7 Traits of every closer: the not-so-dark secrets of sales
Movies and television shows often present an unflattering picture of salespeople as slick liars who take their customers for a ride, but those manipulative Hollywood caricatures would be out of place in a world-class sales organisation. The very best salespeople have several genuine, non-creepy “tricks” up their sleeves and their clever methods (coupled with honesty and passion for their product) are what make them successful. Here are seven traits shared by consistent closers.
1. They dive deep on social media.
Successful salespeople often look through clients’ public profiles (Facebook, LinkedIn, Twitter, etc.) to find any kind of hook and will use it to build rapport and trust. This isn't a bad thing; the better they know their prospects, the better they can customise their approach and offer so that they’re pitching the most relevant, useful things possible that will actually suit the needs and interests of their prospective buyers. Using social media as a sales tool yields big results.
2. When they ask questions, they really care about their prospects’ answers - even if they already have data that tells them the same thing.
Salespeople who have access to rich user data don’t want to spook a potential client by admitting they already know the information. If a salesperson is upfront about her research into a client and his past behaviour, he may feel like he’s in 1984 - Big Brother is watching - so she is more likely to ask indirect, leading questions that will keep him moving all the way through the sales funnel without feeling like he’s always being tracked.
3. They make it hard for prospects to say no.
Salespeople frequently ask open-ended questions that require more than a yes/no response. A “no” is a closed door; it’s hard to argue with it. But a description of a buyer’s problems or even her concerns about the product on offer gives a salesperson more information to work with to win her over. People sometimes think a leading question will get to the point faster (“Do you wish you could save more time?”), but an open inquiry provides a better foothold for continued progress (“What are the typical ways your productivity is interrupted during the day?”).
4. They like to collaborate.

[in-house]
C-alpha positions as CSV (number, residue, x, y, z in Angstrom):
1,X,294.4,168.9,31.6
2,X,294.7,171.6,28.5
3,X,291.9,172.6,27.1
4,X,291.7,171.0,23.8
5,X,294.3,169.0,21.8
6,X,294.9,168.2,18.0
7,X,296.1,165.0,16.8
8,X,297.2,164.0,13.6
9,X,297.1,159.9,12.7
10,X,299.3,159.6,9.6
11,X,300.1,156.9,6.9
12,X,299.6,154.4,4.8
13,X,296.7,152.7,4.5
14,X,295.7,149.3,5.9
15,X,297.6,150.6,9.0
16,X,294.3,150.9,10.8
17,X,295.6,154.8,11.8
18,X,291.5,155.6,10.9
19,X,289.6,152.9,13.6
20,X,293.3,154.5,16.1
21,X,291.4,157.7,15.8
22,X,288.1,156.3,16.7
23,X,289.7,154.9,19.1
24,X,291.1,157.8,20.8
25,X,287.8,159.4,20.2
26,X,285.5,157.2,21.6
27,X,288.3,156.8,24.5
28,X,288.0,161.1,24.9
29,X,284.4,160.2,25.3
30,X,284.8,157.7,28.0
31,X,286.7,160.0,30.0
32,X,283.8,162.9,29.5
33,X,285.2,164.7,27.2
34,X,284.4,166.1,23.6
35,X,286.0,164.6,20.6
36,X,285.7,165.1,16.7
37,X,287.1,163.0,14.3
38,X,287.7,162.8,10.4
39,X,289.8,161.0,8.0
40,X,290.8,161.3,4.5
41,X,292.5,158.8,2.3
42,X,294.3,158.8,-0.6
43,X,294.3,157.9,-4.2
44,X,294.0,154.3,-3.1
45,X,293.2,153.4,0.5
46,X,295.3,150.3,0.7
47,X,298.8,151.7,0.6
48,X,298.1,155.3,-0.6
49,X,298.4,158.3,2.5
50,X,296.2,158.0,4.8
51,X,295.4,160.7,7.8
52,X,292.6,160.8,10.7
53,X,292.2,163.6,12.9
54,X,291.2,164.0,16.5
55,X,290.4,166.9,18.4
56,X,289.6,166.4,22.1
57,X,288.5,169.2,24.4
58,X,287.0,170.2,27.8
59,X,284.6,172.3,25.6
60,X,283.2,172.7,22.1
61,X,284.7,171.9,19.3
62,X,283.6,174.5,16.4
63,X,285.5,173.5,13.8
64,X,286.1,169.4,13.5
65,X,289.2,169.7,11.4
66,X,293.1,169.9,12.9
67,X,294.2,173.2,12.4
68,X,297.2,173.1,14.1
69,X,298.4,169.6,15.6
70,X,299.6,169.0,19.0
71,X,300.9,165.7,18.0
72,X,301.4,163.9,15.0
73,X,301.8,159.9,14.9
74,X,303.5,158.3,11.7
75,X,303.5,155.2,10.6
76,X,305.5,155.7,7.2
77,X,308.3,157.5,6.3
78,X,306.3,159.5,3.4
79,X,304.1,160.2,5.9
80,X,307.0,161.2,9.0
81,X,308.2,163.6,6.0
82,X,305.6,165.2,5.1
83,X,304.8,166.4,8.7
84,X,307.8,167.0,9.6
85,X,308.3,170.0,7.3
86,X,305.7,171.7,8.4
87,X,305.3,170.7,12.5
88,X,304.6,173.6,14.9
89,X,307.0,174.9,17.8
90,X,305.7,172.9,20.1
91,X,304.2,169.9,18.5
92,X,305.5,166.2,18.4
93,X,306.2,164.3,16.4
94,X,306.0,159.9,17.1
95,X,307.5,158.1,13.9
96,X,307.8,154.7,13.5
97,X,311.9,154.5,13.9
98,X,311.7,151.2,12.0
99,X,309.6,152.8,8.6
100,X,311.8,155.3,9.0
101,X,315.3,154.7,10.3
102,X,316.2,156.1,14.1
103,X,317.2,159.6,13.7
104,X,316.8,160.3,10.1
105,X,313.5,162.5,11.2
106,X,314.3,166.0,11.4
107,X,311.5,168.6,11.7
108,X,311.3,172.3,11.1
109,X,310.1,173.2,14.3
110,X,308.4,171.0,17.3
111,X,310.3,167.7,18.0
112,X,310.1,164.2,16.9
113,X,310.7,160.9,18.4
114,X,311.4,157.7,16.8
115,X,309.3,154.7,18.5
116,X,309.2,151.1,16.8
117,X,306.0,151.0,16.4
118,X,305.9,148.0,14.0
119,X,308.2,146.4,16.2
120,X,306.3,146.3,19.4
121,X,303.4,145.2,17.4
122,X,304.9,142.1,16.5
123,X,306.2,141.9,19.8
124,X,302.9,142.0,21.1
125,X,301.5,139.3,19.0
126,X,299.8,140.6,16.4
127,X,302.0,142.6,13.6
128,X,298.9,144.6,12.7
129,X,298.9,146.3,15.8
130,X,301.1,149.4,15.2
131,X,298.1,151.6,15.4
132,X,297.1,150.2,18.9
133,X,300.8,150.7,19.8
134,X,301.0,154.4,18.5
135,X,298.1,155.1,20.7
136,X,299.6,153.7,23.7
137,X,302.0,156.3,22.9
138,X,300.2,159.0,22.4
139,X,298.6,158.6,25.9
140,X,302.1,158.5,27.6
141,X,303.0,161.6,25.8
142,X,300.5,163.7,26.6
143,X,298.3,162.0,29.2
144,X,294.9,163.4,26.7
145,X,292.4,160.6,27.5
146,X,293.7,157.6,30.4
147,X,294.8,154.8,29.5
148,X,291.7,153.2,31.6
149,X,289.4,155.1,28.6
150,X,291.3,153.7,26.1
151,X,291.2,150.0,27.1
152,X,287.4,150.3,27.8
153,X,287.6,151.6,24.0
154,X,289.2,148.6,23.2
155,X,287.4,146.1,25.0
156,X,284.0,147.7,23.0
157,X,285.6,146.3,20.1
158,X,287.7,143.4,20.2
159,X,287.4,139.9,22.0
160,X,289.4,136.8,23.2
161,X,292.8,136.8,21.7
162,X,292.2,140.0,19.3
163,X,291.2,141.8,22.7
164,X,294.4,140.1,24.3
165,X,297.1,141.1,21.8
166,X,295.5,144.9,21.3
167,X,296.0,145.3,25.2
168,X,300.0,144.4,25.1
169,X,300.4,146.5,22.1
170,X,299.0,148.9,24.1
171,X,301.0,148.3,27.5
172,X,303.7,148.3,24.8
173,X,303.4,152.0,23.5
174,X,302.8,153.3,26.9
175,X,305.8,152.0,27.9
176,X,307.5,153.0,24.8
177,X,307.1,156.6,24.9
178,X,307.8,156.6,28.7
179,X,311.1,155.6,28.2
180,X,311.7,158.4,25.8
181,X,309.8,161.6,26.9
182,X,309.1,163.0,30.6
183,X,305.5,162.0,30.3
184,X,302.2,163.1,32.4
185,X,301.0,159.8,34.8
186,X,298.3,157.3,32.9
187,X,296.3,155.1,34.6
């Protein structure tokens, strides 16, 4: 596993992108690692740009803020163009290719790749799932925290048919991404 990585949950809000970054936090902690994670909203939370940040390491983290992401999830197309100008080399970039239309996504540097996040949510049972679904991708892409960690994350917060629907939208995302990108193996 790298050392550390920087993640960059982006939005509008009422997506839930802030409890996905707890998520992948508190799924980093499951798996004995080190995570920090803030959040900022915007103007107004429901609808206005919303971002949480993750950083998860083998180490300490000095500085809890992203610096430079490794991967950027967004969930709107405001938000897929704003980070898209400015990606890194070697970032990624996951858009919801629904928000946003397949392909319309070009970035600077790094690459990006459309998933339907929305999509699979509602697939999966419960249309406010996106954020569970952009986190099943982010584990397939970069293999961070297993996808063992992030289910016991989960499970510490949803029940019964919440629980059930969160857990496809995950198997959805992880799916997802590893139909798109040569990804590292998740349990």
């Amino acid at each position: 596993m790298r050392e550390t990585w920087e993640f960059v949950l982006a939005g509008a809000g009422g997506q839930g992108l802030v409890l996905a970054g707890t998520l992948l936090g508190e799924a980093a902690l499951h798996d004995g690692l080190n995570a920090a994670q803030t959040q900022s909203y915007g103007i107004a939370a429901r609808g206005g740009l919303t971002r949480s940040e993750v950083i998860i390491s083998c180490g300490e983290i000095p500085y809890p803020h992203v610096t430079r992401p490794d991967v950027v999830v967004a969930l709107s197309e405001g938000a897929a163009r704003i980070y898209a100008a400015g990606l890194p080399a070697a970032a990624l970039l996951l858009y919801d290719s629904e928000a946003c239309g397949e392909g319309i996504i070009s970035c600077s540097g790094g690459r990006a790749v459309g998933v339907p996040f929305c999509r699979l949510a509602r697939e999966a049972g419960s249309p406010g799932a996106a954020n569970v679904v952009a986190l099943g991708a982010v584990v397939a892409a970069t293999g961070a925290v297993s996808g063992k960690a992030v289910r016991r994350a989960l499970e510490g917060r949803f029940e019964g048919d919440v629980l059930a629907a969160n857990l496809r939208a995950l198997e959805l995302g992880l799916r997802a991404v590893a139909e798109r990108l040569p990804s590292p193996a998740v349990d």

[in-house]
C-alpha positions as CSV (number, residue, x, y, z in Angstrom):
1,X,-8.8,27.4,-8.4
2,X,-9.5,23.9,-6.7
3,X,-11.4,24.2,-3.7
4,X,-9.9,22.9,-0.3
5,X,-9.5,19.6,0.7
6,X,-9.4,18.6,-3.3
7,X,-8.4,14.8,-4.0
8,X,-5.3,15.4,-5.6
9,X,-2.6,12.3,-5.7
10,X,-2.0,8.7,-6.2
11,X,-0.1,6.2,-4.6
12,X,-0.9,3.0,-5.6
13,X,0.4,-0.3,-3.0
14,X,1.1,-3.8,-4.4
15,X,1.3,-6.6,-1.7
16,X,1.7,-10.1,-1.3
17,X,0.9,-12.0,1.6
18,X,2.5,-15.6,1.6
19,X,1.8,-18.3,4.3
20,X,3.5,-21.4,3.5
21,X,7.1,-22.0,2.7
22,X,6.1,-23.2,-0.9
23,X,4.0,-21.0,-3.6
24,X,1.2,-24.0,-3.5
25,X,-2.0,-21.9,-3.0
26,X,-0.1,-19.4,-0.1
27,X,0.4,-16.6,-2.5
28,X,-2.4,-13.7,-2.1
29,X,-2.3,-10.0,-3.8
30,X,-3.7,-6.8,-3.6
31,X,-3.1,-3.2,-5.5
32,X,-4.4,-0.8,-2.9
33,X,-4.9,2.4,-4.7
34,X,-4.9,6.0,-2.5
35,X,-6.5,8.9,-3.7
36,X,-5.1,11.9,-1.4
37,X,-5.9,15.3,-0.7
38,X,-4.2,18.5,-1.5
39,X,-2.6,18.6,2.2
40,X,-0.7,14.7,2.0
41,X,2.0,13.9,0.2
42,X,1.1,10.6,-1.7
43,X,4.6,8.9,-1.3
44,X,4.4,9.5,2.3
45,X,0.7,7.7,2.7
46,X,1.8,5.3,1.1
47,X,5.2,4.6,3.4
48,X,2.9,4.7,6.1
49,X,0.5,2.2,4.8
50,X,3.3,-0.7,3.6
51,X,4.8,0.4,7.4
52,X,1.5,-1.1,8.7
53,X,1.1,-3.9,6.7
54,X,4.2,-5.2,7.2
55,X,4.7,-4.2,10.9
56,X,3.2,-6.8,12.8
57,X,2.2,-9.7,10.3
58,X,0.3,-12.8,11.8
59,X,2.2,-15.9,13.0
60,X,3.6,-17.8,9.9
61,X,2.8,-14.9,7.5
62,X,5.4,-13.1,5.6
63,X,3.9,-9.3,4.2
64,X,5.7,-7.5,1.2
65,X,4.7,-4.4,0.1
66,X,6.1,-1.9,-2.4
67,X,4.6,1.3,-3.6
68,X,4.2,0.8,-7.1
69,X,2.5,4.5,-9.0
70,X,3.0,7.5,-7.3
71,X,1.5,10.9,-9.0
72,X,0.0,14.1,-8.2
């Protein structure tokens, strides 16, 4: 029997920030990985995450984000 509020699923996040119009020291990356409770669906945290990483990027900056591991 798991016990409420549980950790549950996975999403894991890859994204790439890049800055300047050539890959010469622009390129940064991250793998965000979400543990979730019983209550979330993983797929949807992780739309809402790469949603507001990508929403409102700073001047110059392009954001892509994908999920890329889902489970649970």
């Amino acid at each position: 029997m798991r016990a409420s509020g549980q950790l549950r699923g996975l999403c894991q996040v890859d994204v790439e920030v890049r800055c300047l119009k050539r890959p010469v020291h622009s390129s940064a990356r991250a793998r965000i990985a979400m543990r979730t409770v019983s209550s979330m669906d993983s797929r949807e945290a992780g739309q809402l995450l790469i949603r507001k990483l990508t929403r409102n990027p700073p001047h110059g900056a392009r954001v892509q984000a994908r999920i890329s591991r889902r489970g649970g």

The worst salespeople see marketers as co-workers who get in their way and prevent the sales department from achieving goals by setting up road blocks. The best salespeople know that when sales and marketing work together, great things happen. In general, marketing provides sales with leads - and the quality of those leads is critical for success. On average, more than half of sales time is wasted on unproductive prospecting, costing companies at least $1 trillion a year. So the best organisations have figured out how to bridge the gap between departments, which increases the quality of the leads and the efficiency of the organization. SiriusDecisions notes that B2B organisations who've taken the time to align sales and marketing see faster profit growth - 27% faster over three years. Closers see marketers as allies, not enemies.
5. They don’t waste time.
If a lead presents itself, a top salesperson will drop everything to jump on it. Why? According to InsideSales.com, up to 50% of sales go to the vendor that responds first. There’s no time to lose in the race for your attention, so as soon as that starting pistol is fired, salespeople need to start moving.
6. They’re out to blow your mind - or at least change it.
As Seth Godin says, “selling is interpersonal. I am not moving bits. I'm trying to change people's minds, one person at a time”. A salesperson’s success relies on their personality along with their skills — and the top salespeople are persuasive. We’re not talking about pressure, we’re talking about the conviction and the knowledge to present information in a way a client has never imagined so the salesperson (and their product) stay foremost in the customer's mind.
7. They embrace technology.
Top salespeople appear to have memories like a steel trap. A politician has a “right-hand man” at her side to remind her of names and key details for anyone who crosses her path. Technology works in a similar way, by collating customer data in one place so contact information, transaction and communication history and important personal details (like the name of a client’s dog or their favourite drink) are easily accessible. Keeping this information in one place leaves more room in salespeople’s brains for expert knowledge of their products.
Maybe your sales team is already practising all these tips, but could you be more efficient? Are you ready to run with the best?